This morning I received the bad news that my old friend and comrade, Paul McGlinchey, has died.
Paul was diagnosed with cancer about 4 years ago and up until recent months Gerry 'Blute' McDonnell and I would visit him in his home on the shores of Loch Beag close to Moneyglass. He was in and out of hospital and we would also visit him there.
Despite his illness he was always in great form and whenever we visited him at home his wife, Cindy, was insistent we never went home with an empty belly. Paul also got us the odd bottle of poitín which was distilled in some far away place that will remain a secret!
I remember the first time I saw Paul and it was January 1977 when I went on the blanket protest in H2. He was on a different wing and when we went to mass in one of the canteens we didn't get to speak because the scumbag screws would've beaten us.
In April of that year with the numbers on protest growing the beatings had stopped (for a short while) and we moved to H5 and we could speak at mass. Paul was from Bellaghy South Derry, and with me being from Lenadoon we would go to lads from our areas because the mass didn't last too long so we tried to find out as much from each other about what was happening at home. We weren't taking visits so we had to rely on monthly letters or new men joining the protest.
In July 77 I was moved on to another wing and I ended up in the cell with him and would remain there until my release in July 1979. I'm not only saying it but during those two years we never had a bad fallout and we never came to blows. It's hard to believe we were locked in a small concrete cell 24 hours a day. We didn't have any reading material except religious magazines and one of the few things we would argue over was religion. We were two young lads aged 19 and being from catholic backgrounds we never questioned the existence of a god but I soon became an atheist although at that time I didn't fully understand it.
We were opposites in other ways in that Paul was from the country (a Culchie) and me a city boy (a city slicker) and he was more of an extrovert than me. I was shy but as time wore on I started to come out of my shell. Most of the 44 lads lads on our wing were under 21 and being so young we got on like kids at times with the slegging. The characters on the wing would give us all nicknames and Paul had a few such as Chewing Gum Face. He wrote in his book that I was called Chopper because I had white teeth! (not true because I had the nickname from I was about 12).
As time wore on the screws became more brutal and in March 78 we embarked on a no-wash protest. That was a very hard time and when we started to spread the shit on the walls and ceilings we didn't know how long this phase would last. Every couple of weeks we were moved on to a wing that had been cleaned and this was when the screws were at their most sadistic. We were beaten and forced over a table where the scum would grab us by the balls and spread our cheeks apart. It was a relief when we were back in a cell but we knew the same thing would happen in another fortnight. We rarely talked about what went on but Paul wrote in his book about being sexually assaulted.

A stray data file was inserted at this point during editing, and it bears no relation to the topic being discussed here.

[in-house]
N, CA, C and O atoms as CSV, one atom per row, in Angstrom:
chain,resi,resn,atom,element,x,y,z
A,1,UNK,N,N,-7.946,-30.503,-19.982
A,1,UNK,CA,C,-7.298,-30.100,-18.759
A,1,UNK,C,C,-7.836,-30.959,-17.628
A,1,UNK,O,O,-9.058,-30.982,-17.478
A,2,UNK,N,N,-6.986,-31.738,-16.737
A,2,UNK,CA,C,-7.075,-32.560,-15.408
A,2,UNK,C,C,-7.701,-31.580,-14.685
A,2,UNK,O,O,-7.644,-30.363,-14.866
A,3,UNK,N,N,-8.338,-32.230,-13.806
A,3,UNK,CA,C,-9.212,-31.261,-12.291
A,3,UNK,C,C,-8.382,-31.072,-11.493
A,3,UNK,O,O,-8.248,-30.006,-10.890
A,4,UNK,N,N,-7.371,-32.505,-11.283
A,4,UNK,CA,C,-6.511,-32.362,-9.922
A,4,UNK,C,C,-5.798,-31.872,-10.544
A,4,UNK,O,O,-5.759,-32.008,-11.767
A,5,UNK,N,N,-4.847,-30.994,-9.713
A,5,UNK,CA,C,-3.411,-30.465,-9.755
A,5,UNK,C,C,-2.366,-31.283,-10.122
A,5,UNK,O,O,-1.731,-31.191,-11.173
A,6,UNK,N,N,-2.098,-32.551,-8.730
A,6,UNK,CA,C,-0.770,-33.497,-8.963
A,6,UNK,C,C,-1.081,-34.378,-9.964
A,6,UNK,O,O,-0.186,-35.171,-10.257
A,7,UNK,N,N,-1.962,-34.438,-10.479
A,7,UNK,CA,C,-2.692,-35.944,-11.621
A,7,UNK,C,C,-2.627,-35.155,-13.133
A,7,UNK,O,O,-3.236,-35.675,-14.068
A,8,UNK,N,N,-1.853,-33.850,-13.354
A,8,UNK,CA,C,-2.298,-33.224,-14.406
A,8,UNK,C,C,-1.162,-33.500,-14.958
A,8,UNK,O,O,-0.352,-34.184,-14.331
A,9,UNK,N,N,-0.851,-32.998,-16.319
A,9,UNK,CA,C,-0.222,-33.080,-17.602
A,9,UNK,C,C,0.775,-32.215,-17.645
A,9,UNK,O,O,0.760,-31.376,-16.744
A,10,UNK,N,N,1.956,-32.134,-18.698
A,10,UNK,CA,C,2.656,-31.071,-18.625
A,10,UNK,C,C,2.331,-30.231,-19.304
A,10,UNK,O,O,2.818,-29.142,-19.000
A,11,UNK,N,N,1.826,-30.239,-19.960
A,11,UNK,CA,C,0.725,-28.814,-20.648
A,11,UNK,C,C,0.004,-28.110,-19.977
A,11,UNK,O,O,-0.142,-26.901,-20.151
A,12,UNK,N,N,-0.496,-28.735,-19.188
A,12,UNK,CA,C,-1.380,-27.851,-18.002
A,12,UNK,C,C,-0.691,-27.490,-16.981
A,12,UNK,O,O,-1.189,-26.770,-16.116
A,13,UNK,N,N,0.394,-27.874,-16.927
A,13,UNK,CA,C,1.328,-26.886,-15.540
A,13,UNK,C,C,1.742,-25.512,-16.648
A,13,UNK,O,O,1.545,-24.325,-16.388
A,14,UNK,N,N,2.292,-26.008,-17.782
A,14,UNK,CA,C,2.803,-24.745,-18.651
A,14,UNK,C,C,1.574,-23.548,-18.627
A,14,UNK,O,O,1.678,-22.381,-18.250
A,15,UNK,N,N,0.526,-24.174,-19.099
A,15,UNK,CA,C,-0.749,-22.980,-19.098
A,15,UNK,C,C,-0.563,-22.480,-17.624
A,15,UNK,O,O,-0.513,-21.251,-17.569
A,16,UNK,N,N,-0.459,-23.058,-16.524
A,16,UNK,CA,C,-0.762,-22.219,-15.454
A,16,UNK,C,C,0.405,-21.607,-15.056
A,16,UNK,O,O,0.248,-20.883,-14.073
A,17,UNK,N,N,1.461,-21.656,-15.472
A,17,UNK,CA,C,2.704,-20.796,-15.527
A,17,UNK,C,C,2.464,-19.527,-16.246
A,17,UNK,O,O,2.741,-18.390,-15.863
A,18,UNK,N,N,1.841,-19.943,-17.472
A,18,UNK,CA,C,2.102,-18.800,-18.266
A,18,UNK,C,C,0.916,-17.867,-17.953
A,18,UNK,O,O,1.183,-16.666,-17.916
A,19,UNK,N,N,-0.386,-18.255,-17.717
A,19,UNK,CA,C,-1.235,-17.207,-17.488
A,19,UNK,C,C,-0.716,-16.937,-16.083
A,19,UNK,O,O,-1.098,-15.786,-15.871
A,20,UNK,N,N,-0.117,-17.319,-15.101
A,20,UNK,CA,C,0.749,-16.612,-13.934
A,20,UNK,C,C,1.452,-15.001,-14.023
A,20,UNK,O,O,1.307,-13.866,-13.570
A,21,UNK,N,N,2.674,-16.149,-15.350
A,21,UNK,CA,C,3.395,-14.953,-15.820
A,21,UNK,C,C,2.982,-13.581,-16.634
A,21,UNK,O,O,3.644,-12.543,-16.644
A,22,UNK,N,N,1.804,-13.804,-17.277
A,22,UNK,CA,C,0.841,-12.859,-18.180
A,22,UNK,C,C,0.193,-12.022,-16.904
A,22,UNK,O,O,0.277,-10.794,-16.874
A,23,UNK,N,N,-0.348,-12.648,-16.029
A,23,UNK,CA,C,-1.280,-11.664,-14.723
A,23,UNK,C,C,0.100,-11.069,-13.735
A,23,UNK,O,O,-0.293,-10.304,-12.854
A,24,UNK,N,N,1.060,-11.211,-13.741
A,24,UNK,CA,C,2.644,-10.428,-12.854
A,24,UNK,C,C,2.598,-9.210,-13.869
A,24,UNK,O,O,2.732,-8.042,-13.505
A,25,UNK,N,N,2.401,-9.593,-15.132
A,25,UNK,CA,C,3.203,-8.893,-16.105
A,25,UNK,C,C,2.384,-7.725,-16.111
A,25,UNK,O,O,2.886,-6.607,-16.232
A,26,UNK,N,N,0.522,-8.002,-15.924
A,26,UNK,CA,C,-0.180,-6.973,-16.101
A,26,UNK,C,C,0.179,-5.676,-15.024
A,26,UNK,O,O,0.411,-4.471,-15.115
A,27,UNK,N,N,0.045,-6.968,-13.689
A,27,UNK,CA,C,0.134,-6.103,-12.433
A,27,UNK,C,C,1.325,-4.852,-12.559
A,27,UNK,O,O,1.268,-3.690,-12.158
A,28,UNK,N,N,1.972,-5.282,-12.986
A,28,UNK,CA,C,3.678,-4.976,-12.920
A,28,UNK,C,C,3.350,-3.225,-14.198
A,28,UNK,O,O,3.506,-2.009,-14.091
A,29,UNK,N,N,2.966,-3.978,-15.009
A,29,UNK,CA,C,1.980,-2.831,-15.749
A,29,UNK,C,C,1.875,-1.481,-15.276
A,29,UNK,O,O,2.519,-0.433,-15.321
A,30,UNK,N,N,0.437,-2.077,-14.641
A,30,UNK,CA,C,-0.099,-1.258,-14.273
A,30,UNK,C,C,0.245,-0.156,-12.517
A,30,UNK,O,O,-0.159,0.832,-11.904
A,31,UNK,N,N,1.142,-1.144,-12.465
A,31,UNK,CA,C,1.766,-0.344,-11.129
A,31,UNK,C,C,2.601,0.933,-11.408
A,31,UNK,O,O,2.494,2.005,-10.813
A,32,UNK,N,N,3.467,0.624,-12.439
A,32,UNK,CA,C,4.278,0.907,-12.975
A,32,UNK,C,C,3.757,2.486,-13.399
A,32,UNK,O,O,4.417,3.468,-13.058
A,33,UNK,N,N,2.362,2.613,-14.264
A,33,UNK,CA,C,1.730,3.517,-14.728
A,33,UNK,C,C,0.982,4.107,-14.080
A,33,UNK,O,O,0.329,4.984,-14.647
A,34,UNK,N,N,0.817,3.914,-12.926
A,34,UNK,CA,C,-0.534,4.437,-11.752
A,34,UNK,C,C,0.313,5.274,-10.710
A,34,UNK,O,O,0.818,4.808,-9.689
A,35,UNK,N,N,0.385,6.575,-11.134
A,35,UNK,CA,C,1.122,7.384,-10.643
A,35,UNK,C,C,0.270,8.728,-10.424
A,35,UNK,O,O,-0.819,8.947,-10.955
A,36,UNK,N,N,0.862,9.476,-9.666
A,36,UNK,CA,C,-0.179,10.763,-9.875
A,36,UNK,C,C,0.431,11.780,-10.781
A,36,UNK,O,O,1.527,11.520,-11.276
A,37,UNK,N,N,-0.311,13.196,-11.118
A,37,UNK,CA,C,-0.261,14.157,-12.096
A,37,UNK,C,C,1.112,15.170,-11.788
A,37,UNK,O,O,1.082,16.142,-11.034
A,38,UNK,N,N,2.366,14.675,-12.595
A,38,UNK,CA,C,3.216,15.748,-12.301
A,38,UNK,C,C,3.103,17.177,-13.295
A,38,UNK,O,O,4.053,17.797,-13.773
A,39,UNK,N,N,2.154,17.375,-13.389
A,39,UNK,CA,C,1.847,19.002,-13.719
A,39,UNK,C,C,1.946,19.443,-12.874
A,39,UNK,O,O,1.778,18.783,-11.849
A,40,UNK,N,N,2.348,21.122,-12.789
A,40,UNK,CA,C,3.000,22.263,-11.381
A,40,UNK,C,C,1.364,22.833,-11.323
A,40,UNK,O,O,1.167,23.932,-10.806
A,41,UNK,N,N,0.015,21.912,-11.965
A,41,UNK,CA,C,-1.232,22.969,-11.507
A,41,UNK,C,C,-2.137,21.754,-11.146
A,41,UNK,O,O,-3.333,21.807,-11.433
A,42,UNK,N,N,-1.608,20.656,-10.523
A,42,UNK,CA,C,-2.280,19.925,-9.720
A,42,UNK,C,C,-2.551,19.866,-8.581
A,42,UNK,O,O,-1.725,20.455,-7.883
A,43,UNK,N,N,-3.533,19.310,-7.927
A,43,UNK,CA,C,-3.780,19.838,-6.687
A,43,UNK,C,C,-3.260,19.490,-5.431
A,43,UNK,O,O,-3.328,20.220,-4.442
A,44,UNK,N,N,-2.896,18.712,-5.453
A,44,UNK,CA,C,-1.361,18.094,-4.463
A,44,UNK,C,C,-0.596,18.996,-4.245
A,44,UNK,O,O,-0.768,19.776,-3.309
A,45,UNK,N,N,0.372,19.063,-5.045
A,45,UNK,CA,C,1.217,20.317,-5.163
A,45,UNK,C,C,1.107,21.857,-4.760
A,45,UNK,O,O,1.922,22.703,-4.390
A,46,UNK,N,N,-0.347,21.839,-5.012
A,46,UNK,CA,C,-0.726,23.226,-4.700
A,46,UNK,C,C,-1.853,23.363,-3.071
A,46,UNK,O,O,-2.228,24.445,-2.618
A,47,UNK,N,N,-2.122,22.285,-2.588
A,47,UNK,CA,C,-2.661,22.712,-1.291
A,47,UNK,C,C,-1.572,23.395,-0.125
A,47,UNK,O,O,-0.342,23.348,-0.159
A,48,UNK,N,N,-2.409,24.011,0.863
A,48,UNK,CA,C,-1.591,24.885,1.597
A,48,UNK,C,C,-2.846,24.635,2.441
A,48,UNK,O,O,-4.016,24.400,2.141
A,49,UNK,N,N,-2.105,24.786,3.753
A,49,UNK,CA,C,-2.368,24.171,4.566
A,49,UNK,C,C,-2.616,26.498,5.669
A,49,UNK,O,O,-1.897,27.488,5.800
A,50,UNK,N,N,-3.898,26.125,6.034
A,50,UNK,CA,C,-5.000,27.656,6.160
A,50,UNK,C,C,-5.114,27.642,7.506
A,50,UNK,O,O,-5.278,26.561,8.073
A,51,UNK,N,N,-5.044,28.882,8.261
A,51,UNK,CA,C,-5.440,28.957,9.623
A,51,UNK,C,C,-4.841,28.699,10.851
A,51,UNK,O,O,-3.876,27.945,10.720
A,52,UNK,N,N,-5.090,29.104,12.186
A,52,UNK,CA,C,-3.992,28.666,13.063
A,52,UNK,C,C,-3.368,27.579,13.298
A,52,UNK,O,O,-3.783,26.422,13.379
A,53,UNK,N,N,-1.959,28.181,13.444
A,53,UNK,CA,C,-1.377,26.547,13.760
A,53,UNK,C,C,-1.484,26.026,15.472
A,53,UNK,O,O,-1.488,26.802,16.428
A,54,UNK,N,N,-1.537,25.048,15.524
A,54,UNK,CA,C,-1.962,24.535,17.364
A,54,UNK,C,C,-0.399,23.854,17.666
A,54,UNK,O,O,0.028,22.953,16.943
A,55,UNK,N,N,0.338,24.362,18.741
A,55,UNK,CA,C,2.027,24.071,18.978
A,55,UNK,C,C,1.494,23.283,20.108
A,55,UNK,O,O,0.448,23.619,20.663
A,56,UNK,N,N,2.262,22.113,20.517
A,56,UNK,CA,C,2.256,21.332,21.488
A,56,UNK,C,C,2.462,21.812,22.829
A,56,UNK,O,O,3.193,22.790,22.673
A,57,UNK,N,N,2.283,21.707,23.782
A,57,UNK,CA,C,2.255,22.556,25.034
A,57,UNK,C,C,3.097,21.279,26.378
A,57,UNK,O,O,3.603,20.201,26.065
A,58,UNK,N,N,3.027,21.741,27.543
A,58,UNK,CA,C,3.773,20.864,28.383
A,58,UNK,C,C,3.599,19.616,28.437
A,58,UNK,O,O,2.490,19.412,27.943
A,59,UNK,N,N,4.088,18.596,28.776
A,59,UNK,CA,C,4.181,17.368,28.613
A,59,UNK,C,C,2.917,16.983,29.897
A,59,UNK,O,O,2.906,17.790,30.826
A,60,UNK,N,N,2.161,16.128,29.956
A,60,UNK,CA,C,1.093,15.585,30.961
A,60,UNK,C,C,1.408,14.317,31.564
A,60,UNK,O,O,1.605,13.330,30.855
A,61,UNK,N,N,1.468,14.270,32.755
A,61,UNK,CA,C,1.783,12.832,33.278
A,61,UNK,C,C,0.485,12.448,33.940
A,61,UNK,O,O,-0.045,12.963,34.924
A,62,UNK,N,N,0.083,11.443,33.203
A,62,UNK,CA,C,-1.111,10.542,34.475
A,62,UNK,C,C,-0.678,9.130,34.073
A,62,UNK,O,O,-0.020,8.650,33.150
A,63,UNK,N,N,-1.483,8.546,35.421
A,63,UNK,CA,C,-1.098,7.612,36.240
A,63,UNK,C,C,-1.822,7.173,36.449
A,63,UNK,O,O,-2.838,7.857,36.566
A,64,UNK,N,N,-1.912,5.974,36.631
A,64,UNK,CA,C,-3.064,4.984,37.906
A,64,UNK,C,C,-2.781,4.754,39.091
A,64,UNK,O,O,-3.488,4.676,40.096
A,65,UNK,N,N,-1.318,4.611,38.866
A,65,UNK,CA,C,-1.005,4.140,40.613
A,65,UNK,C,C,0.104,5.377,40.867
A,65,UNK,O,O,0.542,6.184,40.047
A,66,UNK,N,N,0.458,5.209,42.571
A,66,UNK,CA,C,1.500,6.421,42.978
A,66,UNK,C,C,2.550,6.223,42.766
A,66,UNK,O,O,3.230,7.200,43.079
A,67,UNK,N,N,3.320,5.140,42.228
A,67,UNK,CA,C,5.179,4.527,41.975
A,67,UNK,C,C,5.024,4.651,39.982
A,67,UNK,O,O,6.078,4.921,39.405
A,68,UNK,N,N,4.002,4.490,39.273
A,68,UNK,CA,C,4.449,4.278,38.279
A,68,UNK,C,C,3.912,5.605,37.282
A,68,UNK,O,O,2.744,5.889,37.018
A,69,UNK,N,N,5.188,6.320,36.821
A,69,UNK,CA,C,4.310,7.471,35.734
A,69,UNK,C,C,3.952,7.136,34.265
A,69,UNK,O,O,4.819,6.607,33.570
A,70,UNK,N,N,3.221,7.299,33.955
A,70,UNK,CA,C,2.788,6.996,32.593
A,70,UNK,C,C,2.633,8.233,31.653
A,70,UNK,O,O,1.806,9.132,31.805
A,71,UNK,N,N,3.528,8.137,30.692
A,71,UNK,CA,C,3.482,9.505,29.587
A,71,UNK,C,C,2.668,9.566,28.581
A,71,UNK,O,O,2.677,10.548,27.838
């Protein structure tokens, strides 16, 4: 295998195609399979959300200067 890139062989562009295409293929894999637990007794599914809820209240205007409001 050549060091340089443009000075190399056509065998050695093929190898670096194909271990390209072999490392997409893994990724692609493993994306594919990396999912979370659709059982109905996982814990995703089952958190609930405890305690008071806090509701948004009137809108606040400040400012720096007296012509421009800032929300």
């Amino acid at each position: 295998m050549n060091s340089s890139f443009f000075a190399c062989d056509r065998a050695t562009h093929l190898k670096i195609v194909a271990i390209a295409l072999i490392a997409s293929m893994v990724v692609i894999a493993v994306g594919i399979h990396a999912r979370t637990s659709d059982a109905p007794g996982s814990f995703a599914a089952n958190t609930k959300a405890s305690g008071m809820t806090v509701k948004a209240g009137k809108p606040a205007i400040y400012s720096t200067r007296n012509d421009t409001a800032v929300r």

Despite those terrible times we got through it. The last night I spent in the cell with Paul was 25th July and I promised him I would visit his mother. A few weeks later a friend drove me up to Bellaghy and it was there I met Paul's mother and some of his siblings. They couldn't make us more welcome and when I spoke about the blanket protest I didn't go into too much detail. Paul was one of the longest men on the protest joining it September 1976 until it ended in October 1981. He was next cell to Francis Hughes when he went on hunger strike and he confided in me some of the things Francie told him. ( I was out when he was sentenced to life so never met him).
The next time I met Paul was about ten years ago at a rally in East Tyrone. He told me a few years after that he didn't know how I'd be with him because of our politics but was very pleased we dandered along the country roads yarning away. About four years ago he published his book, Truth Will Out. and he asked me to speak at the launch here in Béal Feirste which I did. It was great to see some lads we were on the blanket with and we had a laugh at how old we were getting!
Since then I'd see Paul every couple of months and on one occasion he picked me up from a bus stop and drove me around parts of South Derry I hadn't been to such as the place where Rodaí MacCorlaí is said to be buried at Duneane. We also went to places where IRA volunteers were killed and of course the graves of two of the ten hunger strikers, Francis Hughes and Tom McElwee. Whilst standing in the cemetery we spoke about them and also Paul's older brother, Dominic, who was on many operations with Francis Hughes. I met Dominic when we were on remand in Crumlin Road Gaol in 1984. He knew I had been a cellmate of Paul's and we would have many yarns in the canteen on the 3s in A Wing.
I could write a lot more about Paul but I'll finish here by sending condolences to his wife Cindy, his children, grandchildren and wider family circle.